While researching February NYC domain registrations for the monthly review, the number of people registering multiple variations of a domain name caught my eye and made me think that we’re entering a new era and that the NYC domainspace is maturing.
If we’re to separate the growth of the .NYC TLD I’d say we’re entering “early maturity”. We’ve left the “birth” and “infancy” eras.
Post-It Note chronology
Also there are a few more themed auctions to come:
Below is a more organized description of the chronology along with some thoughts on .NYC’s evolution.
Era: Birth [May 5, 2014 to Nov 6, 2014]
Sunrise Periods: (1) Trademark holders [May 5 to June 20, 2014] and Founders Program [applications May 5 to June 13, 2014 – decisions by July 15, 2014], (2) City Affiliates [June 25 to July 31, 2014].
Landrush [Aug 4 to Oct 3, 2014] (pre-general availability). Premium price paid to apply for a domain. Multiple applications by Oct 3, 2014 resulted in online auctions [3 auctions grouping domains by alpha with final auction concluded by Nov 6, 2014].
In the “birth” era, trademark holders made defensive registrations, speculators and domain investors took part in auctions (sometimes paying a high price) and early adopters including small businesses and individuals bought in.
Era: Infancy [Nov 7, 2014 to Jan 31, 2017]
General Availability [Oct 8, 2014] .NYC domains offered for immediate registration across approximately 30 registrars and growing. One year after general availability, 16,587 domains on the collision list released [Oct 8, 2015] and made available for immediate registration. The NYC domainspace grows.
Year 1 drops [Dec 2015]: Domains originally registered in early general availability [Oct/Nov 2014] have expired and complete the deletion cycle in Dec 2015 (if registrants fail to renew). The NYC domainspace shrinks a little.
4000+ previously reserved premium domains are released with tiered pricing [Oct 10, 2016]. NYC domain tiered pricing is described here.
Real Estate Auctions [Oct 24, 2016] first of many small group, themed, NYC domain auctions. No reserves, start price $500. View the results of the .nyc real estate auctions.
Year 2 drops [Dec 2016]: Domains originally registered in early general availability [Oct/Nov 2014] and either renewed for an additional year or originally registered for two years, have expired and complete the deletion cycle in Dec 2016 (if registrants fail to renew).
Fashion Auctions [Feb 1, 2017] second small group, themed, NYC domain auctions. No reserves, start price $500. View the results of the .nyc fashion auctions.
Tech Auctions [May 2, 2017] third small group, themed, NYC domain auctions. No reserves, start price $500. View the results of the .nyc tech auctions.
Year 3 drops [Dec 2017]: Domains originally registered in early general availability [Oct/Nov 2014] and either renewed for an additional two years or originally registered for three years, have expired and complete the deletion cycle in Dec 2017 (if registrants fail to renew).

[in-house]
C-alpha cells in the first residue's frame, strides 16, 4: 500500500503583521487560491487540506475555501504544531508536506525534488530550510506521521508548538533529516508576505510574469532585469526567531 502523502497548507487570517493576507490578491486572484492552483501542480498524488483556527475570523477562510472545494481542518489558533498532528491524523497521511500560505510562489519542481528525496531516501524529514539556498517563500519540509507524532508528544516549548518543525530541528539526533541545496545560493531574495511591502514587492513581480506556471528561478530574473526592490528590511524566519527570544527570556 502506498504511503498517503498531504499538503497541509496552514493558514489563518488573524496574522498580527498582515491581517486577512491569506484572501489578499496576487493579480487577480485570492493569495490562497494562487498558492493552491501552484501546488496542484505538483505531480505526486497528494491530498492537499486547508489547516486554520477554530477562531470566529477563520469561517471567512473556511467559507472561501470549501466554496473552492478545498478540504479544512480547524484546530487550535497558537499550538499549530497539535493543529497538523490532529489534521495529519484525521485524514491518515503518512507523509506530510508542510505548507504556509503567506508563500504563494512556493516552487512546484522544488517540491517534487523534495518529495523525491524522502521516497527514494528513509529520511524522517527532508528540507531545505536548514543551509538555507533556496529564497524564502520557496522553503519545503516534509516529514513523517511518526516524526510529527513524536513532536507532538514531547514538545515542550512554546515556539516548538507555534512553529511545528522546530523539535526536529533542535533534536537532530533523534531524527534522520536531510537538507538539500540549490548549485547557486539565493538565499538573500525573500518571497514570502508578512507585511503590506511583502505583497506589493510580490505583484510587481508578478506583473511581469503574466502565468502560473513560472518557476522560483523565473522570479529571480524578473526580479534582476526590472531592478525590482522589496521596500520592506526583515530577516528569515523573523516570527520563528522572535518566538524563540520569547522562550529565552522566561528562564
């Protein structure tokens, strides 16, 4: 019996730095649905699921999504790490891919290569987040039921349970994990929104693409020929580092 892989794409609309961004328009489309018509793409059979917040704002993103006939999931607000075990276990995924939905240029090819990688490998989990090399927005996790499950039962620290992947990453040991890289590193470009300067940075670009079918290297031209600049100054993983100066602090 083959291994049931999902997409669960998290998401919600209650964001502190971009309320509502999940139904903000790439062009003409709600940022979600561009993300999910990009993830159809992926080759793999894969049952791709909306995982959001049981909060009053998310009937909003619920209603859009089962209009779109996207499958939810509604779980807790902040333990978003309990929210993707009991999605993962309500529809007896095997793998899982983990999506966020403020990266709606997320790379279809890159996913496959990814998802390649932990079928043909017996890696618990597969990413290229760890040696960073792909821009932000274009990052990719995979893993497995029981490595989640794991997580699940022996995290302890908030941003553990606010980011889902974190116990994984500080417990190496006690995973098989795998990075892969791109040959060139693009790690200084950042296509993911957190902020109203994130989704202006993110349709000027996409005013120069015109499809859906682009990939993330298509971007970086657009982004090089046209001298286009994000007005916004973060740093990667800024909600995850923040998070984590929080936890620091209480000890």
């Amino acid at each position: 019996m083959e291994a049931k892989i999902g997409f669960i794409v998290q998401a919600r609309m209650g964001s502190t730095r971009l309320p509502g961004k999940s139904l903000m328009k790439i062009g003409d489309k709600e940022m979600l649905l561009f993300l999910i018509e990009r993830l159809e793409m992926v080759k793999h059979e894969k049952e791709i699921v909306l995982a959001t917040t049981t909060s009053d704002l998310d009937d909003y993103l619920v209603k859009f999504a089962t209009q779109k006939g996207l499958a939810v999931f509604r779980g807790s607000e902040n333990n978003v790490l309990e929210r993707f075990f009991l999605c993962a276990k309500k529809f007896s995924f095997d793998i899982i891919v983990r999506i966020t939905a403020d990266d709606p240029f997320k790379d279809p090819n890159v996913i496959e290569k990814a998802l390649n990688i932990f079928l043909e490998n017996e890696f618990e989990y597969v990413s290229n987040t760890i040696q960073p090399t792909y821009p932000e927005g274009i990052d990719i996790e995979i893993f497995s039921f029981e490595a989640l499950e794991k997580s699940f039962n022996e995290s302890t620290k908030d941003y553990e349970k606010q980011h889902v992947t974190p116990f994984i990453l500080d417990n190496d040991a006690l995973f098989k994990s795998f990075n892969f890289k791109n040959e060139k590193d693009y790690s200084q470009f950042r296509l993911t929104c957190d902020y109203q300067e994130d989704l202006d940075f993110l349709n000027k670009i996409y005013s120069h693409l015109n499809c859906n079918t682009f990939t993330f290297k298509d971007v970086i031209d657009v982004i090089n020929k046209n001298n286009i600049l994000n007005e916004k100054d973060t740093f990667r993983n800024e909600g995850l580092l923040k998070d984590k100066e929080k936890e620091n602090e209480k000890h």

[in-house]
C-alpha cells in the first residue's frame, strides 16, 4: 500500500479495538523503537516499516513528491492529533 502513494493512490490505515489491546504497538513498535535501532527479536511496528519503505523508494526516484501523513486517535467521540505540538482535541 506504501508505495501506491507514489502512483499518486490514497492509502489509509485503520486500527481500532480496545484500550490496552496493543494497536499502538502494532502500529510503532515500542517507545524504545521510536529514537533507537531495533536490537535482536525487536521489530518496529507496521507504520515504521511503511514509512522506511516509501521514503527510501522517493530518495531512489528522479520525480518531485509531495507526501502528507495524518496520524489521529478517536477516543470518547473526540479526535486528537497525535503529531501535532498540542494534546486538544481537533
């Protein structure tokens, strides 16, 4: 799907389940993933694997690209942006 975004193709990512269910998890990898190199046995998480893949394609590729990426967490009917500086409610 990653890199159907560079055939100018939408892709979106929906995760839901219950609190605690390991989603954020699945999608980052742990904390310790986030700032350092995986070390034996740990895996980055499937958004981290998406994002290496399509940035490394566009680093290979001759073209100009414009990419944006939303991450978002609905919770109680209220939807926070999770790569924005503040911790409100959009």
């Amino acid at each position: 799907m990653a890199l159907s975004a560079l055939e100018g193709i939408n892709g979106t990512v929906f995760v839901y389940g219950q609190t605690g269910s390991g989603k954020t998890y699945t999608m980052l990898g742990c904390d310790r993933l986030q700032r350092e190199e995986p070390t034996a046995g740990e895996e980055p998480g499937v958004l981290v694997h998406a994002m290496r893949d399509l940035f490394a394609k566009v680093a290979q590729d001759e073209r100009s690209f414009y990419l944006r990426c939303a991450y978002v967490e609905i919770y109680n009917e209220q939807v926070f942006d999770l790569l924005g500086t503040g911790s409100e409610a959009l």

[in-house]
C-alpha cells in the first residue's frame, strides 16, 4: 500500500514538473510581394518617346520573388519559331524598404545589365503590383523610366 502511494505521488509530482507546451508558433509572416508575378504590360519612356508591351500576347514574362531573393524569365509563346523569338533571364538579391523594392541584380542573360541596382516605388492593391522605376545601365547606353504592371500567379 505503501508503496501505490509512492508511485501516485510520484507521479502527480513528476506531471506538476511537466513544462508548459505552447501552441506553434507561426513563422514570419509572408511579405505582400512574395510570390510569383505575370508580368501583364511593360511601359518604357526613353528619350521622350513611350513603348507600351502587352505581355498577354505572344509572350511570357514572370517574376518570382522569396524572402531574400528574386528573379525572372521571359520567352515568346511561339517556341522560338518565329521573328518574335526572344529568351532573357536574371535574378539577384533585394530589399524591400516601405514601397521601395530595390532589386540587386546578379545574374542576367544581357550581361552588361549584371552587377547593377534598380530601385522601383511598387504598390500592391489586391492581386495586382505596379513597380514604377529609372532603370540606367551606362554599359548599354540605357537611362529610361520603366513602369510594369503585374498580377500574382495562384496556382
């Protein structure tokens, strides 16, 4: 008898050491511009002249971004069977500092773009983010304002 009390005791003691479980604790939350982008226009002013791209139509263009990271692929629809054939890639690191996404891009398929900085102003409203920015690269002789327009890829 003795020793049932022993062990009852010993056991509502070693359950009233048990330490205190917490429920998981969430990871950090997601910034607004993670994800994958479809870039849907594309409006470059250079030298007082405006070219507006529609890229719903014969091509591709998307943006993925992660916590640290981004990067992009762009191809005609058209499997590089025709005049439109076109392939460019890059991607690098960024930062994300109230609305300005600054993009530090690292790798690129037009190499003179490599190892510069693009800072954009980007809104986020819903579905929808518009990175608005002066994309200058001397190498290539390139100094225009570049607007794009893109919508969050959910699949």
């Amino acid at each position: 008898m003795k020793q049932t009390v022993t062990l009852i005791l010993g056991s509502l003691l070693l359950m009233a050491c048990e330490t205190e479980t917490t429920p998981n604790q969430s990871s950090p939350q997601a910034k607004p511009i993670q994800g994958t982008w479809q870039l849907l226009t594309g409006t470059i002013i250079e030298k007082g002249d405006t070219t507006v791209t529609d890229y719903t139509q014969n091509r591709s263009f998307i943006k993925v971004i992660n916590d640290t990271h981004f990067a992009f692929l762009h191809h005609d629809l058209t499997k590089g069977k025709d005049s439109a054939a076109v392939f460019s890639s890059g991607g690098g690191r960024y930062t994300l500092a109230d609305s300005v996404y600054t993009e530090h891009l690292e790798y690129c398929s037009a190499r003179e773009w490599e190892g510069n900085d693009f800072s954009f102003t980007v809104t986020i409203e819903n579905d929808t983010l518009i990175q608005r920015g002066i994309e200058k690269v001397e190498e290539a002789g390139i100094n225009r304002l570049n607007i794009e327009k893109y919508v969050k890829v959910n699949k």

In the “infancy” era, we experienced registration numbers originally sore to 80,000 domains after the dust had already settled on the initial auctions.
The TLD expanded as previously reserved, premium and collision domains were released. Along with the excitement of these names being released and the themed real estate, fashion and tech auctions, .NYC proved resilient throughout 3 domain expiration cycles in December 2015, 2016 and 2017.
This resilience is demonstrated by the sustained registration numbers (still riding above 70,000) while .NYC is expensive (~$30/year) compared with .com (~$8/year). Considering the nexus requirement for .nyc, where registrants must live or work in the City of New York, it’s understandable that numbers that could otherwise be higher are suppressed – but the .NYC namespace is strengthened.
Era: Early-Maturity [Feb 1, 2017 to Feb 1, 2019*]
As mentioned above, .NYC has weathered 3 domain expiration cycles well. NYC domain names are appearing in campaigns across multiple media from radio, TV and YouTube campaigns (e.g. BuildTheBlock.NYC), to billboards (e.g. Bike.NYC), car decals (e.g. SuperPollo.NYC), bus signage (e.g. Voting.NYC) and store signage (e.g. Omars.NYC) – this shows continued adoption and awareness as well as how businesses are choosing to spend their money. Take a look at the photos in the NYC domains gallery.
February 2018 is the first month that I’ve noticed the trend of individuals and small businesses (non-trademark holders) making defensive registrations in .NYC. By ‘defensive’ I mean multiple registrations of very similar domains when most likely only one will be developed into a website and the second (or third) will forward users to the main site. The additional registrations may be to reverse a two word phrase, contain typos or common misspellings and even to capture both the short and extended version of a business name.
This is significant because at ~$30/year a pop, .NYC domains aren’t cheap and so these multiple registrations by individuals and small businesses show that the belief in .NYC has grown and these new registrants have made a commitment.
Who knows when this era will end? Or exactly how the next era will evolve? But at this point it is clear .NYC is strong, it’s here to stay and investment and development in the domainspace is extremely promising.
The table below which shows all kinds of defensive registrations (from the February review) in the .NYC which I believe is a great sign of the .NYC domain maturing.
So what do you think? Is the NYC domainspace maturing? Would you categorize the eras differently? What’s next?